16. Gave me a good chuckle but I can already hear the warmistas response. Ice increase is due to the Antarctic and not the Arctic. We all know the Antarctic is melting away to nothing with all that fresh water laying on top of the salt water and we all know it’s easier to freeze fresh water…At least that’s what I’ve been told several times.

    • Well Darren – Those who believe in the CAGW religion do often make that argument, don’t they?
      So, let’s start a conversation about it perhaps even in a different thread if it gets interesting, shall we?
      1. How deep would freshwater runoff from the continent have to be to affect seawater salinity off the coast? 10 meters of seawater diluted?
      1 meter of seawater – right up at the bottom of the sea ice?
      100 meters? (Seems a bit too deep.)
      50 feet is only 15 meters, is that deep enough to avoid the freshwater getting swept away by the currents around Antarctica? .
      How dilute does the “original” sea water around Antarctica have to become before the air temperature above the diluted seawater is able to freeze it out – freeze it out more than of course it has ever been freezing before, that is?
      How much freshwater is running off of the Antarctic continent every year?
      Is this runoff constant, or does it vary by the seasons of the year?
      Is this freshwater runoff evenly spread around the whole continent, or is it localized to one area or one bay or one glacier or one peninsula?
      What was the freshwater runoff rate (seasonally or yearly or by area) BEFORE the recent Antarctic sea ice increase, and when were those original measurements made, and how were they made and who made the original measurements?
      Having asked that, who made the new measurements and when were they made and how were they made over what intervals of the melt season around Antarctica?
      The premise of the entire argument is that the freshwater runoff is diluting the seawater around Antarctica, and thus the global warming “problem” is causing the increasing sea ice around Antarctica. If so, what were the original seawater salinity measurements, where were they made and how were they taken? Who made the new (latest) seawater salinity measurements and where were they made and when were they made?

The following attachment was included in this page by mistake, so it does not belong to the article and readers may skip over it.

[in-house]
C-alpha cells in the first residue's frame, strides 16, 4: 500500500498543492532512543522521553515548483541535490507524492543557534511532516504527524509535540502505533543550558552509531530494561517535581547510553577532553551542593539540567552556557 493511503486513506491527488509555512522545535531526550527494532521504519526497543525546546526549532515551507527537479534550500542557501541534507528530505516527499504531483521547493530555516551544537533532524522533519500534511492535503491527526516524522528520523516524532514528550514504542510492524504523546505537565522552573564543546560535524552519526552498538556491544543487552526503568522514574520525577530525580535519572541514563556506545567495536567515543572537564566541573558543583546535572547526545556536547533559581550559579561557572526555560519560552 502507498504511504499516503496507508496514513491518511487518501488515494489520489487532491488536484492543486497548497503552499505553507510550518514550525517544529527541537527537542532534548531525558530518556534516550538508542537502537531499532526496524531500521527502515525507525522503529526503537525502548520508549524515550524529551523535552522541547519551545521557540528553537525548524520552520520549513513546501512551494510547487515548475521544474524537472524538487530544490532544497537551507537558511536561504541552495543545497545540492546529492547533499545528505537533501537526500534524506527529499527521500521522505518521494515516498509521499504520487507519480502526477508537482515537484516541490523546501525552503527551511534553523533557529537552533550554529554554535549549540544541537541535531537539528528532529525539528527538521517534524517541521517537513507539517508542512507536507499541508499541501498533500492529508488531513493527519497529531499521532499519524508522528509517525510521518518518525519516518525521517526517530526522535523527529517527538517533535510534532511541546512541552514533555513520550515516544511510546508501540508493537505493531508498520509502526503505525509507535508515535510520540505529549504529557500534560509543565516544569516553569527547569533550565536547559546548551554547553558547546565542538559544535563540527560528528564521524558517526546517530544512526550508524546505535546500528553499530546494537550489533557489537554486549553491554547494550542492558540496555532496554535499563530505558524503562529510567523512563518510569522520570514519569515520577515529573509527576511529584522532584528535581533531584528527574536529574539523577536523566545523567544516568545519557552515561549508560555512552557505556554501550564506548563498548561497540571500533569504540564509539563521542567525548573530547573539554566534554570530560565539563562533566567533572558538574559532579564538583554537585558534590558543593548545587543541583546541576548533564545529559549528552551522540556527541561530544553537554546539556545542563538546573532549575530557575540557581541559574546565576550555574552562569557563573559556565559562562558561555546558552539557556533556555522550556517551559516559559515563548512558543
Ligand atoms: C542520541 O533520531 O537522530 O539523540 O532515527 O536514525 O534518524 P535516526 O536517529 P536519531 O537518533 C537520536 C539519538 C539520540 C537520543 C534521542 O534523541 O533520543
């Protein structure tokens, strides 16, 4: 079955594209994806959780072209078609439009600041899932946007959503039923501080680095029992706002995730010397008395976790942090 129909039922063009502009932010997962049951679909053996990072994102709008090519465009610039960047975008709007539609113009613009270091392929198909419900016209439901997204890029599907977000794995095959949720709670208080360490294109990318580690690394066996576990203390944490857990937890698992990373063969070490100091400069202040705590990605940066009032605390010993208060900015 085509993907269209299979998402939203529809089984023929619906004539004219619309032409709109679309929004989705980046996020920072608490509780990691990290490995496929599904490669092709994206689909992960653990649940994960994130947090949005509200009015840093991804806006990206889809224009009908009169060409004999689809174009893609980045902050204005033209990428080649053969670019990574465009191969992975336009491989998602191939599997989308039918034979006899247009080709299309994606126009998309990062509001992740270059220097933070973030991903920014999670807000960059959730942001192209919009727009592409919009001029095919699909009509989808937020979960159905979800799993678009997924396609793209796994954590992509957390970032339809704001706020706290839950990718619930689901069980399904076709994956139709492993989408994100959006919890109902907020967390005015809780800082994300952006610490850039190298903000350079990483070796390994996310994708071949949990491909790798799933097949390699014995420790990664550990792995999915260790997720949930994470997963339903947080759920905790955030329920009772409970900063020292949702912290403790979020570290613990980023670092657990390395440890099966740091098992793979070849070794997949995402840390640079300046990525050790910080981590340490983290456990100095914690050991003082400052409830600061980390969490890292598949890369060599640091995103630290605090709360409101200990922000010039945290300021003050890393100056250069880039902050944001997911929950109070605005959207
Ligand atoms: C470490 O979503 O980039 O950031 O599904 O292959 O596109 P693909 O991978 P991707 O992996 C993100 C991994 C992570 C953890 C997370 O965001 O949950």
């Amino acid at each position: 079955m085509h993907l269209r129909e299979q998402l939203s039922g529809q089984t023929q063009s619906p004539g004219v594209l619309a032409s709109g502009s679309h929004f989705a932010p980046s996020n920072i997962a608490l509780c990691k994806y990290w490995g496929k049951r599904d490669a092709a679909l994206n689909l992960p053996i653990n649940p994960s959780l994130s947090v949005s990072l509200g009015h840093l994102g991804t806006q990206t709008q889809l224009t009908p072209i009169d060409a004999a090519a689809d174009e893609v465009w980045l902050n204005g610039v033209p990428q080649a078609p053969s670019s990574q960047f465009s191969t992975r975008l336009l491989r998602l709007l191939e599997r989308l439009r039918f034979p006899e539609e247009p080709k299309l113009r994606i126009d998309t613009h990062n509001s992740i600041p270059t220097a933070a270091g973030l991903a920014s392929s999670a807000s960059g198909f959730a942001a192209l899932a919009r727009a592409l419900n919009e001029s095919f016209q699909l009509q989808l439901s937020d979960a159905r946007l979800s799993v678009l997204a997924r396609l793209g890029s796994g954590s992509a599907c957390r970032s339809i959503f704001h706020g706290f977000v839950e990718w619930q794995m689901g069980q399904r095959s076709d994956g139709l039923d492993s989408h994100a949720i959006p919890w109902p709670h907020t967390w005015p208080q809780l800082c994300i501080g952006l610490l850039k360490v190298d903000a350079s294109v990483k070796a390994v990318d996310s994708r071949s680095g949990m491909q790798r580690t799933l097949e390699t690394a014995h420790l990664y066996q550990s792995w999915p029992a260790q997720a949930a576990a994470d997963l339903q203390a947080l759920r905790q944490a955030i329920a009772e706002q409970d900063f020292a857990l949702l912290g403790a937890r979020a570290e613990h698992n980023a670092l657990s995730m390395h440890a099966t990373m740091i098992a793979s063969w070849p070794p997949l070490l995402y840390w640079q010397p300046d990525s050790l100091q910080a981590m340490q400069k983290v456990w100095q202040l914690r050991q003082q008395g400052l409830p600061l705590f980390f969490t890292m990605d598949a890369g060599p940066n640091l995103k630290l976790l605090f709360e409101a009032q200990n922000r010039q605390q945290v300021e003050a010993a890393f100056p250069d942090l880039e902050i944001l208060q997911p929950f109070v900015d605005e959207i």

Any other parts of the question I’ve missed?

    • An all expenses paid 1-week vacation in Detroit, Bruce.
      (I missed #3. I won an all expenses paid 2-week vacation in Detroit.)

  17. But I just saw a TV report about the Totten Glacier in Antarctica melting from warm seas. We are all doomed.
    (Though the scientist being interviewed did say doom would take several hundred years)

  18. Warren: This is a science blog; you need to define what you mean by “normal” sea ice coverage and explain why you chose that definition. You also need to explain why you chose or cherry-picked sea ice coverage on one particular day (December 31, 2014) when the answer to your questions varies from day-to-day throughout the year and between years. Given that Arctic sea ice levels have fallen during the satellite era and the globe has warmed, it is difficult to characterize the 1980-2010 average sea ice coverage as something that is “normal”. The 1980-2010 period is merely useful for defining sea ice anomalies. Both you and the alarmists are over-simplifying a fairly complicated phenomena. Over-simplification aids the enemy in characterizing skeptics are orangutans, Fox News or Koch Brothers employees, bigoted, or heretical.

    • This is a great question, Frank, and deserves a thoughtful answer. It should be understood however that the point of the blog entry was not to provide a scientific paper that postulates new knowledge, but to provide an educational tool to enhance understanding by putting old facts in context. Specifically, among climate activists, the general population, and (shockingly) even among professional climatologists there is a pervasive belief that the ice caps have essentially vanished. My posting was supposed to be a snap shot indicating that the ice caps are still there (at least for now), and that the common perception is grossly incorrect.